Canadian dollar surges to 30-year high at 91.58 cents in morning trading
Now? Um... not so much.
Tuesday, May 15, 2007
In today’s headlines I saw a fun little story about the CBC encouraging Canadians to vote on the top 50 nominees for the “Seven Wonders of Canada”. I perused the options, and after some thought regarding what a wonder really is, I voted for the following:
I should mention that I didn't look at the criteria until after I voted, but when I read it afterwards, it certainly fit with what I had thought.
I suppose I grouped my choices by categories: numbers 1 through 4 fall into the “natural” wonder category, but are nevertheless widely-known Canadian marvels. Being "widely-known" was one of my personal criteria for selection. Many of the nominees may be regionally known, and perhaps that is good enough for some people, but I think that a Wonder of Canada should have enough attraction to have garnered significant attention already. I am quite partial to the Bay of Fundy - I've been to Moncton a couple times and have seen the (somewhat unimpressive) Tidal Bore and I've seen the (somewhat slightly-more impressive) Reversing Falls in Saint John. I've wandered around the flower pot islands during low tide. I've also ridden a ferry straight across the Bay from Saint John, NB to Digby, NS. But the most exciting time I've spent in the Bay of Fundy was on a whale watching tour based off Grand Manan Island in which Keith and I actually witnessed a right whale breach. Breathtaking.
Hmmm. Niagara Falls - it really is rather impressive. I'll give them that. I've been there once. I think I might have a couple pictures. Yes yes, we share Niagara with the US, but it is well known that the Canadian side is better. (Or is the view from Canada that is better?)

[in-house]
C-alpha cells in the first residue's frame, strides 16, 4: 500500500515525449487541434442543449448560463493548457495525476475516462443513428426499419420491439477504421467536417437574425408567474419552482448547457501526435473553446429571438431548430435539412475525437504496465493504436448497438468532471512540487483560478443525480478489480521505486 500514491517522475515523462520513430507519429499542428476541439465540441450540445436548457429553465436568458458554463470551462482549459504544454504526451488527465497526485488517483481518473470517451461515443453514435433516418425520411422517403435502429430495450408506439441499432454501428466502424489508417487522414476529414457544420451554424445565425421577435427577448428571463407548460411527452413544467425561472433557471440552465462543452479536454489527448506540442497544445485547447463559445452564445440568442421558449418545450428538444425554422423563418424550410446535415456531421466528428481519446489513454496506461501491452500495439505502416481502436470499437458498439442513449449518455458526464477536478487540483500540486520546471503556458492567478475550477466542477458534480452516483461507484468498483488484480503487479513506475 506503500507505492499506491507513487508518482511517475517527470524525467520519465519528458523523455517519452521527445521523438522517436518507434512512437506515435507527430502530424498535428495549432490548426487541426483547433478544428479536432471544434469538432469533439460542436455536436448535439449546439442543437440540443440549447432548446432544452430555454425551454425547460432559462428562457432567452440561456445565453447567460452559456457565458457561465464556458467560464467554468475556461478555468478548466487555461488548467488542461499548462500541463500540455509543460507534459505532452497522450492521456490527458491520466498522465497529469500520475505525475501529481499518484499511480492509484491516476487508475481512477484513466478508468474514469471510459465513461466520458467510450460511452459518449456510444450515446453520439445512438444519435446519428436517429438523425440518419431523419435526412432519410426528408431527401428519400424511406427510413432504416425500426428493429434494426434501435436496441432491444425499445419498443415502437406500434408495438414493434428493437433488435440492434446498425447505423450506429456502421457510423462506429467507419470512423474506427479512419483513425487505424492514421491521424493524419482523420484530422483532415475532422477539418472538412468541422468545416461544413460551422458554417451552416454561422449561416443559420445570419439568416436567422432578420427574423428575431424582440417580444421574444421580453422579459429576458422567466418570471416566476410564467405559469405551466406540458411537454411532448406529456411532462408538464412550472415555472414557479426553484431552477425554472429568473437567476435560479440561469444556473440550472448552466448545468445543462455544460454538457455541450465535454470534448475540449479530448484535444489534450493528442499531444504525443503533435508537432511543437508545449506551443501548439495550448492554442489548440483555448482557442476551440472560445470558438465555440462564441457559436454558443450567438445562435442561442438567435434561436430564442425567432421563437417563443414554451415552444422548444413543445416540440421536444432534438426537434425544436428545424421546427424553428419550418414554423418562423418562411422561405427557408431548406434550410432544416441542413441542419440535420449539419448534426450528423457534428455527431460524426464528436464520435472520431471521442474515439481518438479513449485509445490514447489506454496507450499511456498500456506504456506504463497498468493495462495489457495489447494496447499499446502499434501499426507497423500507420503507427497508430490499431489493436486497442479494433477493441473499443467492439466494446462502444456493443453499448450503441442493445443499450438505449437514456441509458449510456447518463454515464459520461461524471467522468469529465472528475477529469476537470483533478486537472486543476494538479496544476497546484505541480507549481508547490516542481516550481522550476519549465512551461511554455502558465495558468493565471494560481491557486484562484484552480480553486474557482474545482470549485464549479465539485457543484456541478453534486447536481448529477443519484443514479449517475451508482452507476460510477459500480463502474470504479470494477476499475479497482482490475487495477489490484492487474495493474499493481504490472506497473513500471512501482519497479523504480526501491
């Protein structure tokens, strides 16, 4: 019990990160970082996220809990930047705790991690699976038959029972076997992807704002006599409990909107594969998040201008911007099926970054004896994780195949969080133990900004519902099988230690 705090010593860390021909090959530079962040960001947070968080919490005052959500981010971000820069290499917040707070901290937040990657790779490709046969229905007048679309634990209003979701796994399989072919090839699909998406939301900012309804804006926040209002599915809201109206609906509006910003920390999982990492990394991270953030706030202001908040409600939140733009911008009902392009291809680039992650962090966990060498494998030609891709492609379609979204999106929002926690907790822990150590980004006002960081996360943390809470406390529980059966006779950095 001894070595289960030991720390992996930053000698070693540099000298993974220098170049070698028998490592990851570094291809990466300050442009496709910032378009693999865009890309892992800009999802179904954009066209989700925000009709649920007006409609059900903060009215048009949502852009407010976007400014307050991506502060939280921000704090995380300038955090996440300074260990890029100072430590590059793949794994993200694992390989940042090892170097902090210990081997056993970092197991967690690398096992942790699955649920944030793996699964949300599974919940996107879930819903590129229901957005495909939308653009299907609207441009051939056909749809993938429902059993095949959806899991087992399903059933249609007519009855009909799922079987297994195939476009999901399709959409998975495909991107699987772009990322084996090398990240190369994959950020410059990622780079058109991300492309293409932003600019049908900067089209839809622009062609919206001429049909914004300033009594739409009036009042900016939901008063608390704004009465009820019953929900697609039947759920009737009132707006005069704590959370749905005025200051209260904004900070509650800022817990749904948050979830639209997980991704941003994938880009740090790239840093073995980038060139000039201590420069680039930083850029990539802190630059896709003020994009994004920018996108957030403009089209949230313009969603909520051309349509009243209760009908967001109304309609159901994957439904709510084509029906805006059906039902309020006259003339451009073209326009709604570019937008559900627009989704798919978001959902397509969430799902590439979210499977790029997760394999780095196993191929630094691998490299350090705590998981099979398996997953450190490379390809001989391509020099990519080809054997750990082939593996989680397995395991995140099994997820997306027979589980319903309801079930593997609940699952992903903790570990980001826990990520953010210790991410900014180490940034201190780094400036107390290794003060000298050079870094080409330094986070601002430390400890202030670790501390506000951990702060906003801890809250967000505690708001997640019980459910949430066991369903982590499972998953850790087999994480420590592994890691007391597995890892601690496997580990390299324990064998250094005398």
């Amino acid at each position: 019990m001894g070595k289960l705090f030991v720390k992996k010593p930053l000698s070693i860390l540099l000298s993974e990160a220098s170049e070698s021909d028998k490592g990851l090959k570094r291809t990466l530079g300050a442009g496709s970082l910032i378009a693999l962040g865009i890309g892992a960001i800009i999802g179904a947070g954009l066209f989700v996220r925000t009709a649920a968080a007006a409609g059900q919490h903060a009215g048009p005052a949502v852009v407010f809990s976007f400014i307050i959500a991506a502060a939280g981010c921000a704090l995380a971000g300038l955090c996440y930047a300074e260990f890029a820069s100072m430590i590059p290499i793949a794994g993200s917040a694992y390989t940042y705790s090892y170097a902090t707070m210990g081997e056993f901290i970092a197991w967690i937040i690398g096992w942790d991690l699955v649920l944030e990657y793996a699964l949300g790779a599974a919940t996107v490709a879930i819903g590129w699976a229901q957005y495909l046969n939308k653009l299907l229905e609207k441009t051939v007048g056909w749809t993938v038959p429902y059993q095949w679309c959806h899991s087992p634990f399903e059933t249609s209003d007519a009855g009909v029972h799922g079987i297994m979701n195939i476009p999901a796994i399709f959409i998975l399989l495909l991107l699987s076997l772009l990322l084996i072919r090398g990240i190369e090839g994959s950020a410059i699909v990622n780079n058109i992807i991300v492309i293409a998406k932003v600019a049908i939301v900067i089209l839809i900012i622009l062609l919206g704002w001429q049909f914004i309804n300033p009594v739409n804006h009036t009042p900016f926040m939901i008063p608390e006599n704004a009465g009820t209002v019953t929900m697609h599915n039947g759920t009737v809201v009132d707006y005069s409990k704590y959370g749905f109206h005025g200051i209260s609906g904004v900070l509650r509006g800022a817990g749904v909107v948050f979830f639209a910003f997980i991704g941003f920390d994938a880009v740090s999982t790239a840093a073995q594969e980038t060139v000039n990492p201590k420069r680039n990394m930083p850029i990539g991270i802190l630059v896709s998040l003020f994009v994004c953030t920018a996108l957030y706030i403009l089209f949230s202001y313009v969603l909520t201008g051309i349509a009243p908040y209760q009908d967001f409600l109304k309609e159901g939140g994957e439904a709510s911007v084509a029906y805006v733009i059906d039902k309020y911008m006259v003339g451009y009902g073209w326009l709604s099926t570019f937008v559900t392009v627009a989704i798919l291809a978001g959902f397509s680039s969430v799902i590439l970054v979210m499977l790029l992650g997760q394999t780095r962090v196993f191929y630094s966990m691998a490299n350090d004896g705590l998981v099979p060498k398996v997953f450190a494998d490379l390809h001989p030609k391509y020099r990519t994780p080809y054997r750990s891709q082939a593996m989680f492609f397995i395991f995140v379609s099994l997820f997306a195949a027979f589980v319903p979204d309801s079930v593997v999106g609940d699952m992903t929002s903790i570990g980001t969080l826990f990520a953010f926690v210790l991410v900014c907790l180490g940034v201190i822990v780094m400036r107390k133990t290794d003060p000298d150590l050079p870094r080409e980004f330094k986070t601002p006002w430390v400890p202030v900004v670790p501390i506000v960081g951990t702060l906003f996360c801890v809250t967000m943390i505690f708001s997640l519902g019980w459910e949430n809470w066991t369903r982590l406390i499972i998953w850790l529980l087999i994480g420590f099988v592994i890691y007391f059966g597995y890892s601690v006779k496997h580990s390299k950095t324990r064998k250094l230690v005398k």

The Canadian Rockies. I've only ever seen them from above, but I live next to the American Rockies, and I hear the Canadian ones are even more beautiful. There are certainly less people in the Canadian Rockies. Being "uniquely Canadian" was one of my slightly less-vital criteria, but here I'm willing to cede that the Rockies are so vast that we can call them a Canadian wonder and still share them with the US.
The Northern Lights. I can probably count on my fingers the number of times I've seen this fascinating phenomenon, but at least I can say that I've seen them. For at least three of those, I was near Peterborough, and the other occasions were from no more than a three-hours' drive north of Toronto. The thought of the Northern Lights immediately makes me think of my friend Pete's recitation of Robert Service's The Cremation of Sam McGee back in grade 5. You can't get much more Canadian than this.